With the fall comes cooler weather, school supplies and the start of the school year for students. But sometimes with the new semester and new classes also comes new potential situations for bullying.
Bullying has always been an issue for kids, but with a recent surge in publicity due to modern bullying opportunities (like "cyber-bullying"), the social issue is being studied and potential new approaches proposed.
This research is also exploring how other personal issues intertwine with this cruelty among kids, in terms of factors like quality of other relationships and disabilities.
Such studies have the potential to help us understand why these situations occur and hopefully provide educators, parents and mental health professionals new means to preventing them.
A 2008 study published in the journal Child Development took a look at children who bully and their other personal relationships.
Lead author Debra Pepler, PhD, of York University, and team followed a group of 871 students for seven years.
The group of students, which consisted of 466 females and 405 males, were interviewed every year from the age of ten to the age of 18.
The interviews involved questions about bullying behavior, other behavioral habits and the students' relationships with friends and family members.
Nearly ten percent of those interviewed reported consistently high levels of participation in bullying from elementary school all the way throughout high school, while 13.4 percent reported high levels of bullying in elementary school that decreased to extremely low levels by the end of their participation in the study.
Additionally, 35.1 percent reported moderate levels of bullying, and 41.6 percent claimed to have bullied others extremely rarely.
All in all, these figures lead researchers to the conclusion that bullying is an act that the majority of adolescent engage in on some level, at some point in time, during these years.
The children who bully the most reported higher levels of conflict in their relationships with both parents and friends than their peers who bullied less. They also were more likely to befriend other students who bully.
According to Pepler, these results show that bullying is actually "a relationship problem," a notion that provides a different route for handling and preventing the issue.
“Interventions must focus on the children who bully, with attention to their aggressive behavior problems, social skills and social problem-solving skills. A focus on the child alone is not sufficient. Bullying is a relationship problem that requires relationship solutions by focusing on the bullying children’s strained relationships with parents and risky relationships with peers,” said Pepler.
Pepler recommends starting support early for those students who bully at high levels, with a focus on building healthy relationships.
Follow up research for the type of program suggested will have to be done to show the effectiveness of preventing bullying in this manner. However, this study does provide unique insight into other emotional health issues that may go hand in hand with bullying.
A study published in the August 2012 issue of the Journal of School Psychology explored another interesting aspect of the type of child who engages more heavily in bullying.
The study, led by Susan Swearer, PhD, from the University of Nebraska-Lincoln, looked at 816 students between the ages of nine and 16 - 130 who were involved in special education, 686 who were not.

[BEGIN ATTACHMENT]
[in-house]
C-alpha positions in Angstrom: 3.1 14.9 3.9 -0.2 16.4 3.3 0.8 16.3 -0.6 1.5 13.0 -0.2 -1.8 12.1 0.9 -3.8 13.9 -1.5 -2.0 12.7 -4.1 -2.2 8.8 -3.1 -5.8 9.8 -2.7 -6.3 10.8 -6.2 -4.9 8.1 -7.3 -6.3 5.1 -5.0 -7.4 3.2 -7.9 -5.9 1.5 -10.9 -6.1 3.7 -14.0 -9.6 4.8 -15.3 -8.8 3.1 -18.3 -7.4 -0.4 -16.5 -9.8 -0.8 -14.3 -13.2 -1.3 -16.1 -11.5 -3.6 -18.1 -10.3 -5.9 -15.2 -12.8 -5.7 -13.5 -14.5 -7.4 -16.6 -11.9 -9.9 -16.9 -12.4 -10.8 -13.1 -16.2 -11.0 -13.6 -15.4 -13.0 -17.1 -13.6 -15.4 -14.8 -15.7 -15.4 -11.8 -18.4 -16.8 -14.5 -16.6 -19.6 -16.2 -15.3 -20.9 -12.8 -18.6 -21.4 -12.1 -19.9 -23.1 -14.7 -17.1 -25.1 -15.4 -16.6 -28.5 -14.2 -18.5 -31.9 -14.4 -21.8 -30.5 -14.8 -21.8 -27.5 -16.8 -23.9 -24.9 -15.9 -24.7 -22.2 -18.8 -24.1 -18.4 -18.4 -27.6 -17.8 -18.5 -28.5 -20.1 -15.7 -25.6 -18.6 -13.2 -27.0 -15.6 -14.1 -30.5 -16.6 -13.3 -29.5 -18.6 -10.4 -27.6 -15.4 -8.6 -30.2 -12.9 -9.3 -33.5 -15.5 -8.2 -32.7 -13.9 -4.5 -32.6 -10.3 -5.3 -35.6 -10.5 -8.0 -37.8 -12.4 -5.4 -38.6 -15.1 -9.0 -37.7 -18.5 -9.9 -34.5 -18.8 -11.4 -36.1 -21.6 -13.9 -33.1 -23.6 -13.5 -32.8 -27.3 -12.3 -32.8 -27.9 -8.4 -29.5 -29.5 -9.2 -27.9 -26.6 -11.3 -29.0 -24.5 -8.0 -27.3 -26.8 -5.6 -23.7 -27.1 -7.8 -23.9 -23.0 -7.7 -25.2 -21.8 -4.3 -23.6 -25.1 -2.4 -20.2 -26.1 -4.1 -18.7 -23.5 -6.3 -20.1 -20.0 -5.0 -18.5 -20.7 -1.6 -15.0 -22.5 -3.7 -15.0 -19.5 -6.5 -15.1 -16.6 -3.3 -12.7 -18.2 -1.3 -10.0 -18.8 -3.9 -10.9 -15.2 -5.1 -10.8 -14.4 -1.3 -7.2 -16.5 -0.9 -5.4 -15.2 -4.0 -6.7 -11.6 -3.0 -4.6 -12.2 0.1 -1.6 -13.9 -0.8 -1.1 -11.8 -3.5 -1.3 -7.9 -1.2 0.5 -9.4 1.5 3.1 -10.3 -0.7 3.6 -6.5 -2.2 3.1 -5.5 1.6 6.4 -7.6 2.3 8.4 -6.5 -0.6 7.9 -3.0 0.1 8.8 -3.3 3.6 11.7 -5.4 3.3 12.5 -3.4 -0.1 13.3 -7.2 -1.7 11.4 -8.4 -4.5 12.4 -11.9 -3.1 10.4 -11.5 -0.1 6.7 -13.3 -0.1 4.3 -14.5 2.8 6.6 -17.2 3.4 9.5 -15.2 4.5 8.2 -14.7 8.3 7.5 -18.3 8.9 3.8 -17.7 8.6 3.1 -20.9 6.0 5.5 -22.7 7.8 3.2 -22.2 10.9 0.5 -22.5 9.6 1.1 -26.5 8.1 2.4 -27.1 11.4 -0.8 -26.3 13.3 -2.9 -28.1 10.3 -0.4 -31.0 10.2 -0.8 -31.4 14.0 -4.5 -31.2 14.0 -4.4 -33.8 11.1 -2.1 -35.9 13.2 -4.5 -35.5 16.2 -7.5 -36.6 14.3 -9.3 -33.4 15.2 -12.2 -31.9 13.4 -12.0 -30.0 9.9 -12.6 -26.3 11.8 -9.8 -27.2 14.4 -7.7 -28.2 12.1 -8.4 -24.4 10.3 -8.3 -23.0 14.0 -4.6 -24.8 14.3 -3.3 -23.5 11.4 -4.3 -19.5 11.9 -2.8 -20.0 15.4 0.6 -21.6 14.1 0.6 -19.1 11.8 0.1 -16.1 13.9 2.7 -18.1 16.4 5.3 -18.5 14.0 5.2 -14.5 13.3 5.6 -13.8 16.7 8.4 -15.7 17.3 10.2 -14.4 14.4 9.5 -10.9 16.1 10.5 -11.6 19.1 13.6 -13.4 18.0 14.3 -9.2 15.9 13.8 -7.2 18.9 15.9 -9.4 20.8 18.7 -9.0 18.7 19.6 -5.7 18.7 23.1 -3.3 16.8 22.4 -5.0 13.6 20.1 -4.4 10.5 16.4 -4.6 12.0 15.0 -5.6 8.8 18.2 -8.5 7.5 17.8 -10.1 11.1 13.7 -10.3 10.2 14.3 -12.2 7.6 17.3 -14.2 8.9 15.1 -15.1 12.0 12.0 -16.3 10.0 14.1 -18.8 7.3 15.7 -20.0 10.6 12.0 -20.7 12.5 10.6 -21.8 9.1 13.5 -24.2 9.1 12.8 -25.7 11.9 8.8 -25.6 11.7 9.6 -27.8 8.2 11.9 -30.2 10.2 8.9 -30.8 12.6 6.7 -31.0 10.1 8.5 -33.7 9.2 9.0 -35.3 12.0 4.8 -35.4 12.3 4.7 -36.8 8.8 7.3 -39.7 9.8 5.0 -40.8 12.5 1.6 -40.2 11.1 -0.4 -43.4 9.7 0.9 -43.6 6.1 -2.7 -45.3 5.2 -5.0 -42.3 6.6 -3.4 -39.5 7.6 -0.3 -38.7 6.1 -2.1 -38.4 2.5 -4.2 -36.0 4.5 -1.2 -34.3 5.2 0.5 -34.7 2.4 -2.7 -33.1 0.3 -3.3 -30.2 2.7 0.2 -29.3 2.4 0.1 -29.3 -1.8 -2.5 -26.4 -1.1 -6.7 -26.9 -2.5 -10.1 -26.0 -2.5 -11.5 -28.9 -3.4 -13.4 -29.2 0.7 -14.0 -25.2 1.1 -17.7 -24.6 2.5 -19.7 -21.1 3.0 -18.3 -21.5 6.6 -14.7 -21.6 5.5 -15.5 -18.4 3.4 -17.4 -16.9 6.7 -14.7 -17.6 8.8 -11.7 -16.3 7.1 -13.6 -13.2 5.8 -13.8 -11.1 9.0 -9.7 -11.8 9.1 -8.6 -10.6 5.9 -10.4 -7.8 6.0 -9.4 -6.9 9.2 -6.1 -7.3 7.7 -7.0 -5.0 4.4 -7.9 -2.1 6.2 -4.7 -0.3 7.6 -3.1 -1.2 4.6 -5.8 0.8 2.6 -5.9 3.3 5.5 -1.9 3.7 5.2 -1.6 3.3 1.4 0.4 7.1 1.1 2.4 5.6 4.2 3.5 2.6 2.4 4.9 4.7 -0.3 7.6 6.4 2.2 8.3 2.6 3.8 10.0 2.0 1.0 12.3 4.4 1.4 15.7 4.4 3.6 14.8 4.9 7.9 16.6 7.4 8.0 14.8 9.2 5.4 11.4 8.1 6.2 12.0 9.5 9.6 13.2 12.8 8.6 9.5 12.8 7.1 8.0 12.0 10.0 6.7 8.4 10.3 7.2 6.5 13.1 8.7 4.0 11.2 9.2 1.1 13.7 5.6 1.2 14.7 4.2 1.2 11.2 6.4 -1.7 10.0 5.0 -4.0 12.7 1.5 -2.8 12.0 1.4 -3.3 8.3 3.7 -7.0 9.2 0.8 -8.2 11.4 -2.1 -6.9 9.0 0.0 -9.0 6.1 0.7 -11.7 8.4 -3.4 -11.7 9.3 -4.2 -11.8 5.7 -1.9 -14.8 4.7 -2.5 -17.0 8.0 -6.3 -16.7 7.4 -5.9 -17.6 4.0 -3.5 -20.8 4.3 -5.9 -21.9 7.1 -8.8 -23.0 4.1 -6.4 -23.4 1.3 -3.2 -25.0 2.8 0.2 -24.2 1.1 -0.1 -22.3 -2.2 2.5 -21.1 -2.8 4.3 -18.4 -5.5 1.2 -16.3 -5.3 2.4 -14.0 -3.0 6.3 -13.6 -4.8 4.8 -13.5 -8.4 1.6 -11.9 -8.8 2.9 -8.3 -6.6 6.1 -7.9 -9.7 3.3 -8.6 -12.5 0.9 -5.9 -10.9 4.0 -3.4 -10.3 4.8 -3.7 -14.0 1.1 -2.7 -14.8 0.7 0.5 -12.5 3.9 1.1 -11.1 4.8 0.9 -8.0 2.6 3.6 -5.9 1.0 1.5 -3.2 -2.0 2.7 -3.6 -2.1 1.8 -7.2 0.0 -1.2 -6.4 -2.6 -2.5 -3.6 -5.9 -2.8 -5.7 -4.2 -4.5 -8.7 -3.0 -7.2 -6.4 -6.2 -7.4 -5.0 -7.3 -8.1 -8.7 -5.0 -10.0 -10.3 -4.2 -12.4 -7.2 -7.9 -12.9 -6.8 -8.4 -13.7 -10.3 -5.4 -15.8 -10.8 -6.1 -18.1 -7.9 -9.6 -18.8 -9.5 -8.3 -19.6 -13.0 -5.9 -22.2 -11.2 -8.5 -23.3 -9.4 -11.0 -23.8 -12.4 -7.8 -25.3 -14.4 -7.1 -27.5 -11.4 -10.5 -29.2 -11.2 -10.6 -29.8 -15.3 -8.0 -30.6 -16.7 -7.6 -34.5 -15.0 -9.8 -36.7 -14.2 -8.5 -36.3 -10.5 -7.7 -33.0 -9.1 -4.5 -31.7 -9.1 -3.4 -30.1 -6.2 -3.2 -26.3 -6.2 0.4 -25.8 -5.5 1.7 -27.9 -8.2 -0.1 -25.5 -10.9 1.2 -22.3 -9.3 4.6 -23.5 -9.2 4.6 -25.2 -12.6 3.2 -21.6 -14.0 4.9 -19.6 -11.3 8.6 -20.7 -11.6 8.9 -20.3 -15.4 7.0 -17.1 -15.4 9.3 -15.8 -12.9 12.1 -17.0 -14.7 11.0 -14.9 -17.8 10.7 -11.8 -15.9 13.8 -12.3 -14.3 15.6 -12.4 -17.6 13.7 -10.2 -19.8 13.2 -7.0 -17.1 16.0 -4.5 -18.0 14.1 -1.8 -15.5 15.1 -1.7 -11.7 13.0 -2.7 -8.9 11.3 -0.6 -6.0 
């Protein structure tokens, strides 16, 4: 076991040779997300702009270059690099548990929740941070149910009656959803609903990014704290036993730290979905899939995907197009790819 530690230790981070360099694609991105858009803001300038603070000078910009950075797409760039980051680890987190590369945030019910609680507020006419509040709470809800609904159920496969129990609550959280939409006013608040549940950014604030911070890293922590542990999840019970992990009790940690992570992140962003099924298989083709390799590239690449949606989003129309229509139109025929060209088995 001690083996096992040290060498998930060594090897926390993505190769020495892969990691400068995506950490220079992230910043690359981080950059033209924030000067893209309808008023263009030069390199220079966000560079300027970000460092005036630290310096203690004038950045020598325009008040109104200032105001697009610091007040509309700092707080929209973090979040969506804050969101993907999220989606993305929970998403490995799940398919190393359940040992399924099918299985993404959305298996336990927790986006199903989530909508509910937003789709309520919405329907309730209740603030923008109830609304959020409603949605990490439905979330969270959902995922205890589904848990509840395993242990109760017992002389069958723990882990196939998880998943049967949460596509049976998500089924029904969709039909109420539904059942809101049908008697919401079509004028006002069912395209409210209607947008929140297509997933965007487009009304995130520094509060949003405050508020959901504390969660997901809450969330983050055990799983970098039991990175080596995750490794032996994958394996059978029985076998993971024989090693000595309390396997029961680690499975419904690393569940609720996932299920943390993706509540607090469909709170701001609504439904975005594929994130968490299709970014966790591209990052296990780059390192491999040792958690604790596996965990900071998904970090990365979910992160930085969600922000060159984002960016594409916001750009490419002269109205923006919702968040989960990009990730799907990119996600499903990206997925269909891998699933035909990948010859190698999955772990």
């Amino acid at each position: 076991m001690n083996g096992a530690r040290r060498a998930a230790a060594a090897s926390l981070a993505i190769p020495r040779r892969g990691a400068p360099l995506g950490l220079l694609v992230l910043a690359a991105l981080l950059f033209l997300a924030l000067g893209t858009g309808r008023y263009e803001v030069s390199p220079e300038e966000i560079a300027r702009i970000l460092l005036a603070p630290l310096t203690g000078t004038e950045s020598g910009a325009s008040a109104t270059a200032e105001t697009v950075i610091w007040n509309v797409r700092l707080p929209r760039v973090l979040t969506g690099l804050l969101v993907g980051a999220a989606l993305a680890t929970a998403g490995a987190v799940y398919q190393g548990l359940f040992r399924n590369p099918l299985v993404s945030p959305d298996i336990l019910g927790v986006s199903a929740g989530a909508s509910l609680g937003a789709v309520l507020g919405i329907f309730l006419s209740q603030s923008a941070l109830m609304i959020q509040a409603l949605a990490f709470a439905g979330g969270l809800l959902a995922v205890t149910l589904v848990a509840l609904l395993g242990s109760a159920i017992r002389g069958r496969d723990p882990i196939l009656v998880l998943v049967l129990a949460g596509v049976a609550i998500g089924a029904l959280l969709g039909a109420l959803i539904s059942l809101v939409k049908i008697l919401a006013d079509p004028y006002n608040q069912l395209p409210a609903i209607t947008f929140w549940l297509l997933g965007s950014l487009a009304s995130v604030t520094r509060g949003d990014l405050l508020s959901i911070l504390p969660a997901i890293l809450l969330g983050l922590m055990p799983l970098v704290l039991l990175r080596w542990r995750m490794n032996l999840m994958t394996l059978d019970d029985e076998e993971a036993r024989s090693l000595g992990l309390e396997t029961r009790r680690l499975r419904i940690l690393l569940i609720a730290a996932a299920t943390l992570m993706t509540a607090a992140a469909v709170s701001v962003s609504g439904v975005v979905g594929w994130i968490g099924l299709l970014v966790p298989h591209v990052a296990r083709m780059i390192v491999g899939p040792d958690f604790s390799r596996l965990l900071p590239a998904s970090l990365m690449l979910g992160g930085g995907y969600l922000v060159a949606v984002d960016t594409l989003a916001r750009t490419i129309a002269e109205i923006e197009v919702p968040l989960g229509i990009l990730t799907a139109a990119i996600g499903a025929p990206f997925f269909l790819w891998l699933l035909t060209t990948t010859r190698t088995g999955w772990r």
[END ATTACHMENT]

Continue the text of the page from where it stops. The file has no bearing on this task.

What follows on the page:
The students' school records were examined for things like office referrals, instances of bullying and positive behavior and the students were surveyed.
Results showed that 38.1 percent of all the students reported bullying in the past, while 61.9 percent claimed to have never engaged in this behavior. The peak of the bullying behavior seemed to occur during the seventh grade.
On the other side of the coin, 67 percent said they had themselves been bullied, and 33 percent said they had never been a victim.
Furthermore, the data showed that those students in special education were more likely to both be bullied and bully others.
These differences were most marked in students with "observable disabilities" including mild mental disabilities or language and hearing disabilities. Those with "non-observable disabilities" like learning disorders, did not show as high of levels.
According to the authors, "The observable nature of the disability makes it easy to identify those students as individuals with disabilities, which may place them at greater risk for being the easy target of bullying. Also, being frustrated with the experience of victimization, those students might engage in bullying behavior as a form of revenge."
The special education students as a whole were also more likely to show antisocial behavior and to be referred to the office for behavioral issues.
The authors suggest that this data be used in a new approach to prevent bullying, one that focuses on increasing positive behaviors and environments.
According to the authors, "Programming should be consistently implemented across general and special education, should occur in each grade and should be part of an inclusive curriculum.
A culture of respect, tolerance and acceptance is our only hope for reducing bullying among all school-aged youth."
As a result of both Swearer's study on bullying and disabilities and Pepler's study on bullying and relationships, new courses of action are encouraged by the authors. Though the specific focuses differ, they both suggest comprehensive plans that look at larger areas of the students' lives and behavior than just bullying.
More research will need to be done to determine the effectiveness of either approach, and to confirm the findings documented.
However, the findings do suggest that bullying is not a singular issue, and could potentially be tied to emotional health, disabilities and other relationships.